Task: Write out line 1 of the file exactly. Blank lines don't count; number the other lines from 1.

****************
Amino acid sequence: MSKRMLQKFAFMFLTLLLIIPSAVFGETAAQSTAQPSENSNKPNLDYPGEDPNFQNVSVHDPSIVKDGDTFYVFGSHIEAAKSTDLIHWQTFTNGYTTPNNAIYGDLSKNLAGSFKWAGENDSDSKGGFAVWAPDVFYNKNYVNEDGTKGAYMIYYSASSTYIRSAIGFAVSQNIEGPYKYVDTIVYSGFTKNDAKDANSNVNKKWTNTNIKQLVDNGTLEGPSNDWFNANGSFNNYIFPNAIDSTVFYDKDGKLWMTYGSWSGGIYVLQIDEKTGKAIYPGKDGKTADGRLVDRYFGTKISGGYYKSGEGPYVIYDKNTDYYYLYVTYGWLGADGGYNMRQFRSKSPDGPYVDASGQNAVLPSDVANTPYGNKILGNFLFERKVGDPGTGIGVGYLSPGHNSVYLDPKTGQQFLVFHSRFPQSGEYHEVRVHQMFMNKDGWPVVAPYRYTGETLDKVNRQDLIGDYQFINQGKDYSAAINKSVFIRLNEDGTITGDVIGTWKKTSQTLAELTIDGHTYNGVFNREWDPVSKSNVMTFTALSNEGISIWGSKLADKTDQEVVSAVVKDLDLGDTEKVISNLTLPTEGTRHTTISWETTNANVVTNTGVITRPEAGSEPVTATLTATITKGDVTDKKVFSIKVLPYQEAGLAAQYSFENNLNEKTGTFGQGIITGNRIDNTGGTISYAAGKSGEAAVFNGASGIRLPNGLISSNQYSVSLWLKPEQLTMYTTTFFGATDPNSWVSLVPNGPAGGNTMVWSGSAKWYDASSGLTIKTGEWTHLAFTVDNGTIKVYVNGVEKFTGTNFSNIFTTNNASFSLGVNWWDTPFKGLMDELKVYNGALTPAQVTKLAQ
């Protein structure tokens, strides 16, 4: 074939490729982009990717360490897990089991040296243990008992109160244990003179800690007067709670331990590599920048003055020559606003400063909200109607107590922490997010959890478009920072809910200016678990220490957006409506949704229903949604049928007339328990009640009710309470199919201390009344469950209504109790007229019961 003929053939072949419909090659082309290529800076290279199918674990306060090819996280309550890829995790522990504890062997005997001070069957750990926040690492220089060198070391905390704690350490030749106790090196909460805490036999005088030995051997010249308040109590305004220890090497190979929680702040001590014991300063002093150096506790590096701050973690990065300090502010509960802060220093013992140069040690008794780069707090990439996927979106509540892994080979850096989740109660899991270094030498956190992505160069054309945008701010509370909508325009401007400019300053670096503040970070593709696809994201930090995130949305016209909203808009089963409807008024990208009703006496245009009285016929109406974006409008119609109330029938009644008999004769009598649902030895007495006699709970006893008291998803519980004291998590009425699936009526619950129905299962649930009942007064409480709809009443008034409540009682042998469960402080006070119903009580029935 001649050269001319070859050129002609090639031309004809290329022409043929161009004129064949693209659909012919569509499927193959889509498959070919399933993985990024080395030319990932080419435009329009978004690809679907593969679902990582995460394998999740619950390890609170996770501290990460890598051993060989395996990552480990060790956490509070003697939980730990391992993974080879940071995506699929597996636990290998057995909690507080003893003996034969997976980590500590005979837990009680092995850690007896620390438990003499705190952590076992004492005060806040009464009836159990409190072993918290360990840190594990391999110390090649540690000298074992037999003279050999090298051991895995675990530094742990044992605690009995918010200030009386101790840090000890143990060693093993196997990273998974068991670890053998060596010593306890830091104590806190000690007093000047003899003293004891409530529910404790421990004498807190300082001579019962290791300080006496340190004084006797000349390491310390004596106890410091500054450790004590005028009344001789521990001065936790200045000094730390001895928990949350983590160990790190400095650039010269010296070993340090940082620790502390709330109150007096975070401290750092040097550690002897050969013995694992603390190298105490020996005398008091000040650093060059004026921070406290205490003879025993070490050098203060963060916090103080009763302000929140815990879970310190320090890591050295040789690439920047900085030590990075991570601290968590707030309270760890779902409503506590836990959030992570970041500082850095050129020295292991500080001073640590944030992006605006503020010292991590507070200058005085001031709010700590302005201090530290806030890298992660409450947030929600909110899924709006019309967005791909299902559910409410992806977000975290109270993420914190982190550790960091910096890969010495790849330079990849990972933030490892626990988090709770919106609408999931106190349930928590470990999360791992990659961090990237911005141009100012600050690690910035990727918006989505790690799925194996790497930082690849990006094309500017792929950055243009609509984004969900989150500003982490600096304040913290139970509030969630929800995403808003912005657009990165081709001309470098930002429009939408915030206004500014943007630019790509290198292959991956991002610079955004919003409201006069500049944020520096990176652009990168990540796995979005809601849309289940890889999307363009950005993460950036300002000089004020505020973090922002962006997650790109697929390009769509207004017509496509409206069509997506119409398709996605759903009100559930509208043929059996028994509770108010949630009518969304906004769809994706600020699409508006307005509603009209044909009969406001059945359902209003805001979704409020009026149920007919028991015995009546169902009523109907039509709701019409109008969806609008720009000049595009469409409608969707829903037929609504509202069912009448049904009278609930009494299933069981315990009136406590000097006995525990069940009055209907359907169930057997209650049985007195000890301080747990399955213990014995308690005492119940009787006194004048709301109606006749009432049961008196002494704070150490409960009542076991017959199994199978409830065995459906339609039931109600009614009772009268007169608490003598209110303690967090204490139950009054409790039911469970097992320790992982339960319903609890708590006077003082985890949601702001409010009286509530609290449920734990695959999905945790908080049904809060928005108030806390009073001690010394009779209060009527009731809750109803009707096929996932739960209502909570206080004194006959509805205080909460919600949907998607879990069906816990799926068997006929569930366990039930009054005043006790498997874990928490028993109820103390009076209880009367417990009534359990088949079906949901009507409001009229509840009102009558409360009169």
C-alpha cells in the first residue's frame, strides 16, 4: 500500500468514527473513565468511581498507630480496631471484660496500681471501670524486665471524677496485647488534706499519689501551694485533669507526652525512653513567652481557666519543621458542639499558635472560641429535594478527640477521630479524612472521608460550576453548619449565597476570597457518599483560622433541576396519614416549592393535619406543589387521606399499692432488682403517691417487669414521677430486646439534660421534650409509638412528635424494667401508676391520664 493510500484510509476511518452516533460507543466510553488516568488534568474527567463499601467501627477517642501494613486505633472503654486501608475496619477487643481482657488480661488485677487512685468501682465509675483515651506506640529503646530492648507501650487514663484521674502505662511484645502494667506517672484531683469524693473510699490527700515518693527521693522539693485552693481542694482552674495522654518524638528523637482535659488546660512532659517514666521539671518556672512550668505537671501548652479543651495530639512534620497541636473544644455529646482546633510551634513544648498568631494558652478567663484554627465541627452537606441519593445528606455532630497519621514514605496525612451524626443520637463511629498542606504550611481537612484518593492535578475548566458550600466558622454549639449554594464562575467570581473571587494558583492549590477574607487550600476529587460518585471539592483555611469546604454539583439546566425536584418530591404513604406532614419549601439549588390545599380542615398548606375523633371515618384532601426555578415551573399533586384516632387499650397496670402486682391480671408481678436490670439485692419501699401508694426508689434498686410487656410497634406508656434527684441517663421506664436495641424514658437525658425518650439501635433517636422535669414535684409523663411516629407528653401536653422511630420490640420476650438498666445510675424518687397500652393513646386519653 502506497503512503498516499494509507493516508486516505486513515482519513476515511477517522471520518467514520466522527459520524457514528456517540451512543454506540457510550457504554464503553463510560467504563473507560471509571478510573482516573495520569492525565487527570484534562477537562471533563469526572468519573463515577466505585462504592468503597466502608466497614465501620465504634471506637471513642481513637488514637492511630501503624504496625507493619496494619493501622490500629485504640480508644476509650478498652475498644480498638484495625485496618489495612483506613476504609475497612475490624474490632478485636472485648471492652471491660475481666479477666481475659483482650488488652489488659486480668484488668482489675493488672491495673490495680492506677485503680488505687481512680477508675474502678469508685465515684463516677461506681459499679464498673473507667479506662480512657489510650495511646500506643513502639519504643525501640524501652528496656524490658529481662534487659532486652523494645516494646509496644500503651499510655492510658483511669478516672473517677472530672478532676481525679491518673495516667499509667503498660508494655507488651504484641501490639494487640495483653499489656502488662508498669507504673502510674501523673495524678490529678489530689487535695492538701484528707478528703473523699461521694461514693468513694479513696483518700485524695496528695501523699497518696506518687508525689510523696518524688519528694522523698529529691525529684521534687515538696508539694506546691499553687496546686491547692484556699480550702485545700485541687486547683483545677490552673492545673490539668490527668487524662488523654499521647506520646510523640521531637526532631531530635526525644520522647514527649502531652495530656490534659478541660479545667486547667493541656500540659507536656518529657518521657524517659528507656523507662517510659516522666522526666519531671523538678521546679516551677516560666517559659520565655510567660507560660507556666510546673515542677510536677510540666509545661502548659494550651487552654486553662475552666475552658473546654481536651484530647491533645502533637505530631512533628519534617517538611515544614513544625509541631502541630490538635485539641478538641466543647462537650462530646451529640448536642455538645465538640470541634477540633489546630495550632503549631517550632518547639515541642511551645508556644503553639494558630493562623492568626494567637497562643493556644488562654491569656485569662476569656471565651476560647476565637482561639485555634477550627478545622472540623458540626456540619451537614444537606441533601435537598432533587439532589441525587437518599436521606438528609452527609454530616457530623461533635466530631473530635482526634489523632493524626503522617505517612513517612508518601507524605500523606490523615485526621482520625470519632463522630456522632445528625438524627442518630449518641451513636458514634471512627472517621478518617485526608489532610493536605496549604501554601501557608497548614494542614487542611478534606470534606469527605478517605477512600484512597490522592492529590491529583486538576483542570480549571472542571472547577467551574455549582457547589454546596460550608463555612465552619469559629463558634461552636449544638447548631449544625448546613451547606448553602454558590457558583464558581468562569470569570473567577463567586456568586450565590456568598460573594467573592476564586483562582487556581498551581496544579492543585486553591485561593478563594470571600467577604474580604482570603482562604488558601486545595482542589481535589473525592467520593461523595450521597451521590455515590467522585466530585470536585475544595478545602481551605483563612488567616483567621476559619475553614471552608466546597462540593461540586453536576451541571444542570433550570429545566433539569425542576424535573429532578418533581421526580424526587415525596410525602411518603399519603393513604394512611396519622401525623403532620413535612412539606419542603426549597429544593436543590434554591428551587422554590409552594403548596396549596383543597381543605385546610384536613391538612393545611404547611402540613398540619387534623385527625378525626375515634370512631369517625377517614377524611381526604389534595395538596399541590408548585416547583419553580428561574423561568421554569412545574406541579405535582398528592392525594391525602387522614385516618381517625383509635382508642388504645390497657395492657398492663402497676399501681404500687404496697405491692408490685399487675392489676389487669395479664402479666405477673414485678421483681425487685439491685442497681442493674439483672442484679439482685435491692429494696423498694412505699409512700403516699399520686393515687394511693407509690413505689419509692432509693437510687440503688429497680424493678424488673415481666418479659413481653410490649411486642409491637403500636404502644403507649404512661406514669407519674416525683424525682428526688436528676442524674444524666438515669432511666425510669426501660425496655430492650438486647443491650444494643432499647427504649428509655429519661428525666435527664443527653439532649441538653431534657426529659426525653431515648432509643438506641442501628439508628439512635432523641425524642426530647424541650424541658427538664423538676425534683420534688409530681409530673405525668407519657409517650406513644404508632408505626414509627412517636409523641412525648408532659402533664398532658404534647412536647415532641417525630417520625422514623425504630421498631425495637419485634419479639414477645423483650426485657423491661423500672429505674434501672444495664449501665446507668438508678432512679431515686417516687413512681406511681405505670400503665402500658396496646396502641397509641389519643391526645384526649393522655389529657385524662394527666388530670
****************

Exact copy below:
Amino acid sequence: MSKRMLQKFAFMFLTLLLIIPSAVFGETAAQSTAQPSENSNKPNLDYPGEDPNFQNVSVHDPSIVKDGDTFYVFGSHIEAAKSTDLIHWQTFTNGYTTPNNAIYGDLSKNLAGSFKWAGENDSDSKGGFAVWAPDVFYNKNYVNEDGTKGAYMIYYSASSTYIRSAIGFAVSQNIEGPYKYVDTIVYSGFTKNDAKDANSNVNKKWTNTNIKQLVDNGTLEGPSNDWFNANGSFNNYIFPNAIDSTVFYDKDGKLWMTYGSWSGGIYVLQIDEKTGKAIYPGKDGKTADGRLVDRYFGTKISGGYYKSGEGPYVIYDKNTDYYYLYVTYGWLGADGGYNMRQFRSKSPDGPYVDASGQNAVLPSDVANTPYGNKILGNFLFERKVGDPGTGIGVGYLSPGHNSVYLDPKTGQQFLVFHSRFPQSGEYHEVRVHQMFMNKDGWPVVAPYRYTGETLDKVNRQDLIGDYQFINQGKDYSAAINKSVFIRLNEDGTITGDVIGTWKKTSQTLAELTIDGHTYNGVFNREWDPVSKSNVMTFTALSNEGISIWGSKLADKTDQEVVSAVVKDLDLGDTEKVISNLTLPTEGTRHTTISWETTNANVVTNTGVITRPEAGSEPVTATLTATITKGDVTDKKVFSIKVLPYQEAGLAAQYSFENNLNEKTGTFGQGIITGNRIDNTGGTISYAAGKSGEAAVFNGASGIRLPNGLISSNQYSVSLWLKPEQLTMYTTTFFGATDPNSWVSLVPNGPAGGNTMVWSGSAKWYDASSGLTIKTGEWTHLAFTVDNGTIKVYVNGVEKFTGTNFSNIFTTNNASFSLGVNWWDTPFKGLMDELKVYNGALTPAQVTKLAQ